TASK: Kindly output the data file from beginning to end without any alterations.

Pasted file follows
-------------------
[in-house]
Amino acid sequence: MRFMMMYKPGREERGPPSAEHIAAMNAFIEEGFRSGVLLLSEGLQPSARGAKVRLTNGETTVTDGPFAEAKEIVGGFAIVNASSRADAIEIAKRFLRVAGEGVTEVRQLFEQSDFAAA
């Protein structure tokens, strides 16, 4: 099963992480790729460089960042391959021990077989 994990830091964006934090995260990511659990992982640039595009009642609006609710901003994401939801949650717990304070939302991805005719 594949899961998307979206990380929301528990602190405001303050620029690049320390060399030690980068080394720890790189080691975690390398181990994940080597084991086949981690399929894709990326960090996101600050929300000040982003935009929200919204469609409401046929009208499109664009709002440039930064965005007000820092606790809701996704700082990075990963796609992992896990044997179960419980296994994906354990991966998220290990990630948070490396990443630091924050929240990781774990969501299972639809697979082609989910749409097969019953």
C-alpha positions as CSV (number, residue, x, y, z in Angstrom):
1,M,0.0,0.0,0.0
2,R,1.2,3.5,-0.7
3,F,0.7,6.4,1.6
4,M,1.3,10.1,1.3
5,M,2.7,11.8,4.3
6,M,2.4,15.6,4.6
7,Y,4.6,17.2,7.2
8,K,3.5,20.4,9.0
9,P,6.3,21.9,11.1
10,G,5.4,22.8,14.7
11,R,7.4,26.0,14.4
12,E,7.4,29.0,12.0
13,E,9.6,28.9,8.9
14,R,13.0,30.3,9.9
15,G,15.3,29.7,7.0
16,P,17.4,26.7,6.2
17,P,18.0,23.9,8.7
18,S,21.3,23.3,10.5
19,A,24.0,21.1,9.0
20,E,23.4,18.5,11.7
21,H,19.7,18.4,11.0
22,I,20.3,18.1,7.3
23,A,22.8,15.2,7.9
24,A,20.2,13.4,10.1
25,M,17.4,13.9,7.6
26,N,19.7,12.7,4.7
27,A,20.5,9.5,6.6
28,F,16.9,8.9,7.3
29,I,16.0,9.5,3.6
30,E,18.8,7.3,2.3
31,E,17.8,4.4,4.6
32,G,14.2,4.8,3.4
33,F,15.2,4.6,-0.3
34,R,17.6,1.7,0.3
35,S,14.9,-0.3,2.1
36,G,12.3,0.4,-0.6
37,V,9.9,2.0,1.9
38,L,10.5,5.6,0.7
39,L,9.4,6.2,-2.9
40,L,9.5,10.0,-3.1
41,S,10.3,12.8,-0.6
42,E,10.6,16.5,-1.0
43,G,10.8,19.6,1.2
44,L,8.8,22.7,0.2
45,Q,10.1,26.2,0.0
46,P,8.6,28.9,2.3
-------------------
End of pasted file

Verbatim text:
[in-house]
Amino acid sequence: MRFMMMYKPGREERGPPSAEHIAAMNAFIEEGFRSGVLLLSEGLQPSARGAKVRLTNGETTVTDGPFAEAKEIVGGFAIVNASSRADAIEIAKRFLRVAGEGVTEVRQLFEQSDFAAA
């Protein structure tokens, strides 16, 4: 099963992480790729460089960042391959021990077989 994990830091964006934090995260990511659990992982640039595009009642609006609710901003994401939801949650717990304070939302991805005719 594949899961998307979206990380929301528990602190405001303050620029690049320390060399030690980068080394720890790189080691975690390398181990994940080597084991086949981690399929894709990326960090996101600050929300000040982003935009929200919204469609409401046929009208499109664009709002440039930064965005007000820092606790809701996704700082990075990963796609992992896990044997179960419980296994994906354990991966998220290990990630948070490396990443630091924050929240990781774990969501299972639809697979082609989910749409097969019953």
C-alpha positions as CSV (number, residue, x, y, z in Angstrom):
1,M,0.0,0.0,0.0
2,R,1.2,3.5,-0.7
3,F,0.7,6.4,1.6
4,M,1.3,10.1,1.3
5,M,2.7,11.8,4.3
6,M,2.4,15.6,4.6
7,Y,4.6,17.2,7.2
8,K,3.5,20.4,9.0
9,P,6.3,21.9,11.1
10,G,5.4,22.8,14.7
11,R,7.4,26.0,14.4
12,E,7.4,29.0,12.0
13,E,9.6,28.9,8.9
14,R,13.0,30.3,9.9
15,G,15.3,29.7,7.0
16,P,17.4,26.7,6.2
17,P,18.0,23.9,8.7
18,S,21.3,23.3,10.5
19,A,24.0,21.1,9.0
20,E,23.4,18.5,11.7
21,H,19.7,18.4,11.0
22,I,20.3,18.1,7.3
23,A,22.8,15.2,7.9
24,A,20.2,13.4,10.1
25,M,17.4,13.9,7.6
26,N,19.7,12.7,4.7
27,A,20.5,9.5,6.6
28,F,16.9,8.9,7.3
29,I,16.0,9.5,3.6
30,E,18.8,7.3,2.3
31,E,17.8,4.4,4.6
32,G,14.2,4.8,3.4
33,F,15.2,4.6,-0.3
34,R,17.6,1.7,0.3
35,S,14.9,-0.3,2.1
36,G,12.3,0.4,-0.6
37,V,9.9,2.0,1.9
38,L,10.5,5.6,0.7
39,L,9.4,6.2,-2.9
40,L,9.5,10.0,-3.1
41,S,10.3,12.8,-0.6
42,E,10.6,16.5,-1.0
43,G,10.8,19.6,1.2
44,L,8.8,22.7,0.2
45,Q,10.1,26.2,0.0
46,P,8.6,28.9,2.3